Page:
Middle East has most negative social mood, Asia the least

Followers of socionomics don't need a poll to tell them social mood in the Middle East is negative, but here's one anyway: Middle East Leads World in Negative Emotions
People living in Iraq, the Palestinian Territories, Bahrain, and a few other Middle Eastern countries are among the most likely worldwide to experience a lot of negative emotions on a daily basis, according to Gallup's Negative Experience Index. Iraq's score of 59 on the index in 2011 -- which is based on respondents' reports of experiencing anger, stress, worry, sadness, and physical pain -- is the highest in the world. The Palestinian Territories placed a distant second with a score of 43.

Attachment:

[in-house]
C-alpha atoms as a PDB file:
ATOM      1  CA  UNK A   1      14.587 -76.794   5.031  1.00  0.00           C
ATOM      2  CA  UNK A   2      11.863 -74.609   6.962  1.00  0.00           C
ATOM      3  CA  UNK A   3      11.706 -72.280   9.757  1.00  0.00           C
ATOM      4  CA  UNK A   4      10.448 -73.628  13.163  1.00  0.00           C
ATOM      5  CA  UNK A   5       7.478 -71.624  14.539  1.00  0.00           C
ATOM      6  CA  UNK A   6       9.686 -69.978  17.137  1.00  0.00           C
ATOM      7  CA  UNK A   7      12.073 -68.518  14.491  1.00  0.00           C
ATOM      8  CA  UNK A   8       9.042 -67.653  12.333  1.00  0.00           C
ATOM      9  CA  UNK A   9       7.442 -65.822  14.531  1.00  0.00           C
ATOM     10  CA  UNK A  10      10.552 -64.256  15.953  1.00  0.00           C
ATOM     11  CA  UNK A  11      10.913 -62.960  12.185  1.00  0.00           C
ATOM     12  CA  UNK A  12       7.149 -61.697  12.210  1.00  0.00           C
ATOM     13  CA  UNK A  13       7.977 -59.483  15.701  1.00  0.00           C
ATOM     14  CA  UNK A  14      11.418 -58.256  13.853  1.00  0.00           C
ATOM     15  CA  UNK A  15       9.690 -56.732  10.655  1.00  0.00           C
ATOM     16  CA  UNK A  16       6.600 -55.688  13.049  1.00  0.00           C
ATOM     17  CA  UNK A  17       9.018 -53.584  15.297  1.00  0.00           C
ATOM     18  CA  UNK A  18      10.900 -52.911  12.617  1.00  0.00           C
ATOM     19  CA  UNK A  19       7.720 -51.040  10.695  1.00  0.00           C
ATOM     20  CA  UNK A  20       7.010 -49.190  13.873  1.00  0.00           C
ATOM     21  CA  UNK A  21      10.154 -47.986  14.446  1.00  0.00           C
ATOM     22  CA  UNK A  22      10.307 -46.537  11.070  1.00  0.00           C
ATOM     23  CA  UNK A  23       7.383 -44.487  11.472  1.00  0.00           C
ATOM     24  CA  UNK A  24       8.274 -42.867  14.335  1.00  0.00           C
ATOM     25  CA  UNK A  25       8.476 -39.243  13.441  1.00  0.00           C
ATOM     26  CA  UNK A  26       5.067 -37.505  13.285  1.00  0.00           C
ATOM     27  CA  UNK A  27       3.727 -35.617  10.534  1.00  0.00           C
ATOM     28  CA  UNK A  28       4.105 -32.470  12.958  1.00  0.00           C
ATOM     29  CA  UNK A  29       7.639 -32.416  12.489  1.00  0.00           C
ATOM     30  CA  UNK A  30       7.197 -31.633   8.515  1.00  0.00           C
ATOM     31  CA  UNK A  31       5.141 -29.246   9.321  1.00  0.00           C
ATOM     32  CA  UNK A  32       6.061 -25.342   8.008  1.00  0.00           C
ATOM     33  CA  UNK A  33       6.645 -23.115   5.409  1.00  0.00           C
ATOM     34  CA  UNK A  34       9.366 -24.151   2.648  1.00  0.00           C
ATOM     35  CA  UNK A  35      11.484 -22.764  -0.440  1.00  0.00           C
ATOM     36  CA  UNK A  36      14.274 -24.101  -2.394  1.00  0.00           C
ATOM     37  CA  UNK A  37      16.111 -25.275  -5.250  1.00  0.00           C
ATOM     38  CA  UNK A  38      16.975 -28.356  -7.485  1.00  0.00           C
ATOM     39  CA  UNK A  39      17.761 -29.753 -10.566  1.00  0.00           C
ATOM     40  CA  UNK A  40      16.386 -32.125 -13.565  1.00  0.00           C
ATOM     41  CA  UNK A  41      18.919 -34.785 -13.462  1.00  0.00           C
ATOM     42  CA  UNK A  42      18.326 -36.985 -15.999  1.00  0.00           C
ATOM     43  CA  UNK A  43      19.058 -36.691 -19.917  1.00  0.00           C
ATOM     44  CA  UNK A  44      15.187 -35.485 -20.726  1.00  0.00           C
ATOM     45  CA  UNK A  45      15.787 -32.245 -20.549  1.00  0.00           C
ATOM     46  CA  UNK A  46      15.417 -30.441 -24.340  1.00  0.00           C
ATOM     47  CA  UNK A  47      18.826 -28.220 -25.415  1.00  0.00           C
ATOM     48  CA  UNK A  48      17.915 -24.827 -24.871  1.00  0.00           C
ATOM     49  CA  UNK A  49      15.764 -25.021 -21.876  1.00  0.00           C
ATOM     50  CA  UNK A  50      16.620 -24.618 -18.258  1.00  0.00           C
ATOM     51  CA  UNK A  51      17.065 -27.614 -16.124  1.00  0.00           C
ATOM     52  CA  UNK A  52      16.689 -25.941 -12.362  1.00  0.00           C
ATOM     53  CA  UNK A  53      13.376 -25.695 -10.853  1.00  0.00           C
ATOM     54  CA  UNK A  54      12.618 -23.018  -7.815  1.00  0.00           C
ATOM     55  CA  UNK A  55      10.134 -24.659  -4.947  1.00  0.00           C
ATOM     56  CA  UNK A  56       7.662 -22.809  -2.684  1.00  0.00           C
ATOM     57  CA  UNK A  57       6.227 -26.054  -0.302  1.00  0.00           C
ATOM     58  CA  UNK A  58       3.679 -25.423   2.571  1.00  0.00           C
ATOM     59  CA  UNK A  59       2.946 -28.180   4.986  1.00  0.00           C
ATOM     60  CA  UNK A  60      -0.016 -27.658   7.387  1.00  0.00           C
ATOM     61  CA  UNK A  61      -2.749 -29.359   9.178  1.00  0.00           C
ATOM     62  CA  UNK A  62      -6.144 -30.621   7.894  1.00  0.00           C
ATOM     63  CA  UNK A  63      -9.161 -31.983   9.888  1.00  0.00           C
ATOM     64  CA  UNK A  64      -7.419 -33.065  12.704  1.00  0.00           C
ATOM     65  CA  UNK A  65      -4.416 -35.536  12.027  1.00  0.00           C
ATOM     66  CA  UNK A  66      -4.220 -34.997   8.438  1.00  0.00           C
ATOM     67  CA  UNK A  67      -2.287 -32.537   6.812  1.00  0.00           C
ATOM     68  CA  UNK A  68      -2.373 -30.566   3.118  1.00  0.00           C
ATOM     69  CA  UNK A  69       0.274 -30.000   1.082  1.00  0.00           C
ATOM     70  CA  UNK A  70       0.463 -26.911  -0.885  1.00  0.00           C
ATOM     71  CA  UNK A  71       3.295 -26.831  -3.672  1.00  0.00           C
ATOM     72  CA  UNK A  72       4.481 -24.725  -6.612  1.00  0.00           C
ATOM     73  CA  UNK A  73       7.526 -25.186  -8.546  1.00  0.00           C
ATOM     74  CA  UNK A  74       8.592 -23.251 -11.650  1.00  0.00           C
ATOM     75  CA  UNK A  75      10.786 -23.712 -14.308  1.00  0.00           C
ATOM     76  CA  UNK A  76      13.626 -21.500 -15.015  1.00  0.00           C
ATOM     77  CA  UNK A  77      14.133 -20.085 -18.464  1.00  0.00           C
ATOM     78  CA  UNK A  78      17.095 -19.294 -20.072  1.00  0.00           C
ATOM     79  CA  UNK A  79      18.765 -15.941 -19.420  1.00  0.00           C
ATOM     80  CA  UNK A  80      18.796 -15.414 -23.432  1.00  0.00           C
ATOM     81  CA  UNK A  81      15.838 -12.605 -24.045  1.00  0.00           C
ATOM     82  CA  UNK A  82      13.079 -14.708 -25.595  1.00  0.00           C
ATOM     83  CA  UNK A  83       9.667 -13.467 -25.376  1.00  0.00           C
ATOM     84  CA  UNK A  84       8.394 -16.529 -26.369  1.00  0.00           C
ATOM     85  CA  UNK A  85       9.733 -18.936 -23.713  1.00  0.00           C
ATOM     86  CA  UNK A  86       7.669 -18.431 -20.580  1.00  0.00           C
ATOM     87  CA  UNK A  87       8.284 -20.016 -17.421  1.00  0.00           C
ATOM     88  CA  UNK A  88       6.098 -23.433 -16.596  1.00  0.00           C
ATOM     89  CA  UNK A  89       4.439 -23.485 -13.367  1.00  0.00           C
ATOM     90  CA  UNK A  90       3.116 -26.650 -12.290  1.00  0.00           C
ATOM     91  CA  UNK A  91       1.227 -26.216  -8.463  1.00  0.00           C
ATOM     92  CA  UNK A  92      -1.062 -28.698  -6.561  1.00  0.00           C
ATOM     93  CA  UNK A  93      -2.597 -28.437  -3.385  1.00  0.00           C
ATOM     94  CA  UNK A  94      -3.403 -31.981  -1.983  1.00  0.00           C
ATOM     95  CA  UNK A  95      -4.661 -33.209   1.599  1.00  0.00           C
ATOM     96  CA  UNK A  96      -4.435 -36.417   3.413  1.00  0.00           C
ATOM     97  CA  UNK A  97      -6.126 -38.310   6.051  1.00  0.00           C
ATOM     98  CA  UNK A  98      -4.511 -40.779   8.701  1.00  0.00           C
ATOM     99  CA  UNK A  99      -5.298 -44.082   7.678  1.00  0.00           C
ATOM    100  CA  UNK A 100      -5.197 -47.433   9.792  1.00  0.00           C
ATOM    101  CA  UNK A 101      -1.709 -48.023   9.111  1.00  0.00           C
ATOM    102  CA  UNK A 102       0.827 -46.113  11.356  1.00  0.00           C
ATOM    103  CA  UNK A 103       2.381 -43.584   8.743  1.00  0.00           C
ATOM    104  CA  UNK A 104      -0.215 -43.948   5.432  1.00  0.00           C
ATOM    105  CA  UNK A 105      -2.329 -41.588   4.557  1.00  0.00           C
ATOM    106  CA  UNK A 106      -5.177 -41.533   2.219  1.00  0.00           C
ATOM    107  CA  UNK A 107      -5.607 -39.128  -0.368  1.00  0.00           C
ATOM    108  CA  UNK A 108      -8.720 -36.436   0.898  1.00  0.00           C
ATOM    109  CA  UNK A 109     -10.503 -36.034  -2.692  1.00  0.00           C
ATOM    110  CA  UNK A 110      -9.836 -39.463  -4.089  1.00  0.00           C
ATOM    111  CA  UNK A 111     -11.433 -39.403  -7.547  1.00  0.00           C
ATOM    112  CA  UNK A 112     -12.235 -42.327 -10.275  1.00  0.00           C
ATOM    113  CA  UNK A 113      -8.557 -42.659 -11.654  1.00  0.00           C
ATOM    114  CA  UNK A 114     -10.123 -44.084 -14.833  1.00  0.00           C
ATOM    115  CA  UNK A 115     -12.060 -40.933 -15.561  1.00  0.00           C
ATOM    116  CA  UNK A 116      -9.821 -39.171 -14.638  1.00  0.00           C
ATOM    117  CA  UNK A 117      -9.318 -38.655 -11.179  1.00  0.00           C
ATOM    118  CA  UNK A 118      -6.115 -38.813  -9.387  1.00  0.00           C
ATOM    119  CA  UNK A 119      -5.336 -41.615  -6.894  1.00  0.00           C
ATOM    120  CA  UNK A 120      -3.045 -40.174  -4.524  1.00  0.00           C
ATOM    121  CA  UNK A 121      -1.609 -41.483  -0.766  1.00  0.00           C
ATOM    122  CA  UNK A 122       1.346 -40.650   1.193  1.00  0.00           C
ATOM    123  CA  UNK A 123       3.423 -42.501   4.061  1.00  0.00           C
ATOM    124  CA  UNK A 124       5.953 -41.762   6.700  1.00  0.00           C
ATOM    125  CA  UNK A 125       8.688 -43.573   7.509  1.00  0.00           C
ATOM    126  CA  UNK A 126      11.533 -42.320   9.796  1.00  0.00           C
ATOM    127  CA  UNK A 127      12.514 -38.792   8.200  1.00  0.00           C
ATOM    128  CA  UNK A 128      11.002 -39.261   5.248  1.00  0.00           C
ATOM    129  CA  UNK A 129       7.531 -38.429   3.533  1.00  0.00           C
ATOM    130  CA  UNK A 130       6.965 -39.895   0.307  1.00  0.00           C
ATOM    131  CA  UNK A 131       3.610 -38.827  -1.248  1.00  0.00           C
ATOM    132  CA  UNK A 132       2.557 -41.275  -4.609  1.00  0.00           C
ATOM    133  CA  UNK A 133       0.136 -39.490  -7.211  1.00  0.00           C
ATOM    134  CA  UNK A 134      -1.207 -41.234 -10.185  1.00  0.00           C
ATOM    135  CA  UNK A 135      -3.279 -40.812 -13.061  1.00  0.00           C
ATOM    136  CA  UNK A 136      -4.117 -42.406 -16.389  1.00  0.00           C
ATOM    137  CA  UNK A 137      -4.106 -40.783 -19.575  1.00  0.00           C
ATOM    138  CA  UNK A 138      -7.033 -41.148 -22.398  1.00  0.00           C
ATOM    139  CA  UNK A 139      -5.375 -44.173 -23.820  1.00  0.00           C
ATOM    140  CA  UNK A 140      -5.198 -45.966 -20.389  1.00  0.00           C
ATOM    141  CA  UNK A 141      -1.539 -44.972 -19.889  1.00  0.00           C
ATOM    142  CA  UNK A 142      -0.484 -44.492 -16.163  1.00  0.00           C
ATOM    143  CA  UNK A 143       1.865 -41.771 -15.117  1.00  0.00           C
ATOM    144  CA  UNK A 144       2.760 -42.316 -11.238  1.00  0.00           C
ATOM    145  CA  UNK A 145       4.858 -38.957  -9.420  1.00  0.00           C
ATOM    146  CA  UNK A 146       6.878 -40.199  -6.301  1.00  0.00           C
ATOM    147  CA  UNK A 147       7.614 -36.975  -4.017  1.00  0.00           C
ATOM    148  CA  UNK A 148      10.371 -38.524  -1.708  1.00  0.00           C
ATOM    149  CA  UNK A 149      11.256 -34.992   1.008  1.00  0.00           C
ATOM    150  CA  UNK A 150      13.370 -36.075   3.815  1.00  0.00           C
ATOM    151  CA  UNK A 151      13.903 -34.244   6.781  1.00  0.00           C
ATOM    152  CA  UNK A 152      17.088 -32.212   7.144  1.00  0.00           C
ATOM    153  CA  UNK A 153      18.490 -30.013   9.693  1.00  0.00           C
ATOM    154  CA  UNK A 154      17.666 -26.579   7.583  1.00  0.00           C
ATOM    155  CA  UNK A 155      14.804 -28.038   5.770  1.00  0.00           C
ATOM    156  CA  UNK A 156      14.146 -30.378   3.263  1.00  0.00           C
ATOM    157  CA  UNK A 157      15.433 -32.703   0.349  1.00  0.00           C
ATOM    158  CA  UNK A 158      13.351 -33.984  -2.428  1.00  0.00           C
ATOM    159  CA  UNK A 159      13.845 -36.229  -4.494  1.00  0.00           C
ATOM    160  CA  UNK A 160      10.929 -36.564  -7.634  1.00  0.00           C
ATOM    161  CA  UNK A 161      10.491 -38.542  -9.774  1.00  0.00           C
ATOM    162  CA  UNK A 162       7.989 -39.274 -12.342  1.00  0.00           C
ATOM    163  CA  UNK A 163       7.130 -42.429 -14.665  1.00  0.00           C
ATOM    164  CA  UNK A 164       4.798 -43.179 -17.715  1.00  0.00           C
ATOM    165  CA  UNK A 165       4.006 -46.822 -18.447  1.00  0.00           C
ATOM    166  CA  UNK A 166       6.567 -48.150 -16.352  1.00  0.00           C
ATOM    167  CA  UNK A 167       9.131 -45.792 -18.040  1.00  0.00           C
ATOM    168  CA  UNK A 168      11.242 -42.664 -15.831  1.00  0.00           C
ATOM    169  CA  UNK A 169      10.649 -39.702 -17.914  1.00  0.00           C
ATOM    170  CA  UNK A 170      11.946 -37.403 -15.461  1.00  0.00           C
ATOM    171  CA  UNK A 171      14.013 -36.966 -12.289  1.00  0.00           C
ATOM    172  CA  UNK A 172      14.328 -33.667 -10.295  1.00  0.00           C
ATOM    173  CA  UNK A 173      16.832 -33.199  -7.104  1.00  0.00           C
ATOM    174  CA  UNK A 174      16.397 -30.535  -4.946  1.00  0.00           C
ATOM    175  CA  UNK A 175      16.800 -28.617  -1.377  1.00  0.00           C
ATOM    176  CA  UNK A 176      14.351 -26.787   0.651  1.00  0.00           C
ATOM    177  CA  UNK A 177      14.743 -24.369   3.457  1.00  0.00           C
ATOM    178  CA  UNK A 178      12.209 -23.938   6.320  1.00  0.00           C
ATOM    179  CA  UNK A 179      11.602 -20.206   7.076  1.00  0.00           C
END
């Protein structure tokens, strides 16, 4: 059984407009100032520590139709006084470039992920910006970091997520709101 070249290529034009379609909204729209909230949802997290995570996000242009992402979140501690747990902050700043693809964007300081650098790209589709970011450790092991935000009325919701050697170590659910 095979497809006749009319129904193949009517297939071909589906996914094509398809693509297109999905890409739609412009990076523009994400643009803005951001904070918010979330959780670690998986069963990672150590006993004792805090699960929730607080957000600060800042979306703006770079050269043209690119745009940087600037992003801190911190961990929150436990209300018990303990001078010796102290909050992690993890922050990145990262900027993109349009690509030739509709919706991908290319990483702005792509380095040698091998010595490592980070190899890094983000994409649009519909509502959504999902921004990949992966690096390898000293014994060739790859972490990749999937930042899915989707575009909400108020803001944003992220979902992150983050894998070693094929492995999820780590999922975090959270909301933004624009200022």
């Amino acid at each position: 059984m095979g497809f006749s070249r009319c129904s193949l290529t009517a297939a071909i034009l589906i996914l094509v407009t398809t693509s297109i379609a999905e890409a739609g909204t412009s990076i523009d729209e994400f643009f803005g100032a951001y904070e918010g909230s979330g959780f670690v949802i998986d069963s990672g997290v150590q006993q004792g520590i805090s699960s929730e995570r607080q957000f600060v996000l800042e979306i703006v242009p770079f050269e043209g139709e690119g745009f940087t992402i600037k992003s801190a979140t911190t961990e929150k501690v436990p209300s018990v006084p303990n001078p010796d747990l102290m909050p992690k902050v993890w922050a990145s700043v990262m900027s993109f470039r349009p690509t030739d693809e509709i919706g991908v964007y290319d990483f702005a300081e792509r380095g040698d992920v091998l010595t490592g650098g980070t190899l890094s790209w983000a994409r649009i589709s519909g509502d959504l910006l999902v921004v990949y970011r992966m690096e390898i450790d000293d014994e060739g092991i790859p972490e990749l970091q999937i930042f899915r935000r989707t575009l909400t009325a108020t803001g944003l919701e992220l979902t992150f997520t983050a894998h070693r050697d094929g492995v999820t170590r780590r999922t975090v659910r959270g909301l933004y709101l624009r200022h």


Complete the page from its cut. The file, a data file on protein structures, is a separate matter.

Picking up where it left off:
The pollsters could use a little socionomic study:
Major world events did not necessarily affect the daily negative emotions in some countries. Japan's score of 21 on the index was exactly the same three months after the massive earthquake in 2011 as it was the year before. The trend was similar in earthquake-ravaged Haiti, where the level of negative emotions did not change between December 2008 and June 2010. However, Haiti saw a six-point decline in negative emotions between 2011 and 2010, as reported stress, anger, sadness, and worry dropped.
According to this poll, even earthquakes didn't affect social mood, a powerful piece of evidence in favor of the socionomic theory that social mood is endogeneous.

Click through to see a list of OECD countries. Greece leads with a score of 38, while the U.S. is a relatively high 32. Asian countries have the lowest negative scores.

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